-1 This is worse than is.wholenumber, or any of the other solutions provided in other answers. These shouldn't be different: check.integer(1e22); check.integer(1e23). You can obviously change the regex to fix this, but this approach is dreadful. (Comment comes from attribution in the installr package.) – Joshua Ulrich Mar 5 '13 at 15:30
  • 1
    @PatrickT, I see. It's the default digit's argument. use format(40, scientific = FALSE, digits = 20) instead. I have updated the answer. Thanks for spotting it. – VitoshKa May 28 '15 at 16:38
  • 1
    @PatrickT You are in the realm of machine dependent rounding errors. In that respect my solution is the same as the accepted one 1.0000000000000001 == 1L [1] TRUE. But my solution is better if you already get a number in string form check.integer("1000000000000000000000000000000000001") [1] TRUE – VitoshKa Jun 1 '15 at 19:42
  • 4
    @VitoshKa loved your answer! Although there is one point that you missed, negative numbers without decimal points are also integer ;) I modified your code accordingly. – Mehrad Mahmoudian Dec 4 '15 at 23:33
9

Reading the R language documentation, as.integer has more to do with how the number is stored than if it is practically equivalent to an integer. is.integer tests if the number is declared as an integer. You can declare an integer by putting a L after it.

> is.integer(66L)
[1] TRUE
> is.integer(66)
[1] FALSE

Also functions like round will return a declared integer, which is what you are doing with x==round(x). The problem with this approach is what you consider to be practically an integer. The example uses less precision for testing equivalence.

> is.wholenumber(1+2^-50)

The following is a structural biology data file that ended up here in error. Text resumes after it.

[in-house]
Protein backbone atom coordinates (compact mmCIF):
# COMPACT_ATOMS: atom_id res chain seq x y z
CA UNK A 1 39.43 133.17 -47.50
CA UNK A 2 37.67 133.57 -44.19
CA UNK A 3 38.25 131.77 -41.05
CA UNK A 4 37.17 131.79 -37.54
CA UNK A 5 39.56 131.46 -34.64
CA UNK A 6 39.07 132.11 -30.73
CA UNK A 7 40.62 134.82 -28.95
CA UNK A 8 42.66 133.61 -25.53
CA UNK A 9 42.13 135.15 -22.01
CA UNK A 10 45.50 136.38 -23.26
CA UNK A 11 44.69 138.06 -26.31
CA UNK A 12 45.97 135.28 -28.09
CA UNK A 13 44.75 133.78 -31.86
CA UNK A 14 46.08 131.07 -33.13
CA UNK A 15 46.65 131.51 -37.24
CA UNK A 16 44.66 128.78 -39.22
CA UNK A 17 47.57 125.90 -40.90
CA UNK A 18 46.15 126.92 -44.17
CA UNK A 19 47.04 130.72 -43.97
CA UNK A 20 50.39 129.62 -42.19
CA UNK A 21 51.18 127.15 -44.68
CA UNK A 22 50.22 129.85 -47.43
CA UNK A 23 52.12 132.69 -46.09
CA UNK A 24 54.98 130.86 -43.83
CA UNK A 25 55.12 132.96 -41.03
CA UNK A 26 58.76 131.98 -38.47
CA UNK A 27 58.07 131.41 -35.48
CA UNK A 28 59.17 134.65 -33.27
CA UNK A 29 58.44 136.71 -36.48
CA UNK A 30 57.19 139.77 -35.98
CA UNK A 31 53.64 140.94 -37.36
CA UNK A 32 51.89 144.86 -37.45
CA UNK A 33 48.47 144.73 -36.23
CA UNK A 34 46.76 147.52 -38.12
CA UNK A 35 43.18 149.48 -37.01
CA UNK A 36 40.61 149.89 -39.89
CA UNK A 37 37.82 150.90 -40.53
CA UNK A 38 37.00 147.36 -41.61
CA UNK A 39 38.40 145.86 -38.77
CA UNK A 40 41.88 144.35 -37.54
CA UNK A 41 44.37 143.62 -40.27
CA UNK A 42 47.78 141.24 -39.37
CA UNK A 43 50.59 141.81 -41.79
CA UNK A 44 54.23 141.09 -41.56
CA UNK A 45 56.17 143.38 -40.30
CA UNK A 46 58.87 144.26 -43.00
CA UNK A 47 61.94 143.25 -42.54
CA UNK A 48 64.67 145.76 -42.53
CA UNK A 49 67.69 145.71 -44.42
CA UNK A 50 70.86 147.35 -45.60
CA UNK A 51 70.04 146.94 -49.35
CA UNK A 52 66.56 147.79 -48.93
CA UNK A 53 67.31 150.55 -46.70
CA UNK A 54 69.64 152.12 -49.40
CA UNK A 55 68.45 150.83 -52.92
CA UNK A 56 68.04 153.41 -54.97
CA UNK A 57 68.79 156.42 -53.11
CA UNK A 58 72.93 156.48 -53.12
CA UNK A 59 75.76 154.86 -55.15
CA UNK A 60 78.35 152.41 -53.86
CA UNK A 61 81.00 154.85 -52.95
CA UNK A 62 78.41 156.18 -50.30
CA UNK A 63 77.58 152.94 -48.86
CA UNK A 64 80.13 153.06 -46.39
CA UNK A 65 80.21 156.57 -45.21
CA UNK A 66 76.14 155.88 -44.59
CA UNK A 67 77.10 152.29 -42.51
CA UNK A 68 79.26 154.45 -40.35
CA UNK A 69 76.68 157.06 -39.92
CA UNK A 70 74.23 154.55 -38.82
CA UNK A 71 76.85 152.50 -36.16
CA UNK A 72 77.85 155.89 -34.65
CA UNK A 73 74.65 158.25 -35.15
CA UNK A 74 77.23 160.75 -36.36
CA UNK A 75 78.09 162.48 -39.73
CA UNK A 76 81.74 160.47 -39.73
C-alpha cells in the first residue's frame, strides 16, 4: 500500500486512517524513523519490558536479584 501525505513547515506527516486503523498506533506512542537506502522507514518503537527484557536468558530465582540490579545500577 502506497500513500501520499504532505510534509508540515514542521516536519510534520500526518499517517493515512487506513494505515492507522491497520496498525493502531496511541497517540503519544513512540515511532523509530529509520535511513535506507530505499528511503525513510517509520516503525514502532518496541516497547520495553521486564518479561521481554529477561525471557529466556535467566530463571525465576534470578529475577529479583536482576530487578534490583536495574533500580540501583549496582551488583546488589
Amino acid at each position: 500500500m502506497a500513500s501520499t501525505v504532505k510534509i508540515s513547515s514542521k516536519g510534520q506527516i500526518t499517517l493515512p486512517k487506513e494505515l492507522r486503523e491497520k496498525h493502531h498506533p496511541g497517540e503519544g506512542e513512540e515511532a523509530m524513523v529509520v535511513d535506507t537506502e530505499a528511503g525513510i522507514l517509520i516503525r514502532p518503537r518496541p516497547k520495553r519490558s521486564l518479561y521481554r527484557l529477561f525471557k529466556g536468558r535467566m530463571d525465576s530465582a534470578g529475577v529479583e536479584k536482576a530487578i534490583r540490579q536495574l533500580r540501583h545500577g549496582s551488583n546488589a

[1] TRUE
> check.integer(1+2^-50)
[1] FALSE

So depending on your application you could get into trouble that way.

  • The second line says "as.integer tests if the number is declared as an integer." but I am pretty sure you meant "is.integer". It is only a one character edit so I couldn't easily change it. – PeterVermont Mar 18 '17 at 1:23
8

It appears that you do not see the need to incorporate some error tolerance. It would not be needed if all integers came entered as integers, however sometimes they come as a result of arithmetic operations that loose some precision. For example:

> 2/49*49
[1] 2
> check.integer(2/49*49)
[1] FALSE 
> is.wholenumber(2/49*49)
[1] TRUE

Note that this is not R's weakness, all computer software have some limits of precision.

  • 3
    just in case some people don't quite get what happened here... if you enter as.integer(2/49*49) you get 1 !! [BTW, it is ever so frustrating that R doesn't present the result of the initial calculation as 2.0 to represent that the value has some decimal component) see... stackoverflow.com/questions/1535021/… – John Aug 13 '10 at 13:52
6

From Hmisc::spss.get:

all(floor(x) == x, na.rm = TRUE)

much safer option, IMHO, since it "bypasses" the machine precision issue. If you try is.integer(floor(1)), you'll get FALSE. BTW, your integer will not be saved as integer if it's bigger than .Machine$integer.max value, which is, by default 2147483647, so either change the integer.max value, or do the alternative checks...

3

you can use simple if condition like:

if(round(var) != var)­­­­­­­­­­­­­­­­­­­­­­­­­­­­­­­­­
1

In R, whether a number is numeric or integer can be determined by class function. Generally all numbers are stored as numeric and to explicitly define a number as integer we need to specify 'L' after the number.

Example:

x <- 1

class(x)

[1] "numeric"

x <- 1L

class(x)

[1] "integer"

I hope this is what was needed. Thanks :)

-3

I am not sure what you are trying to accomplish. But here are some thoughts:
1. Convert to integer:
num = as.integer(123.2342)
2. Check if a variable is an integer:
is.integer(num)
typeof(num)=="integer"

  • I'm just making sure the users enters an appropriate number - we're talking about the number of "subjects", which can be only an integer. – Roman Luštrik Aug 14 '10 at 17:46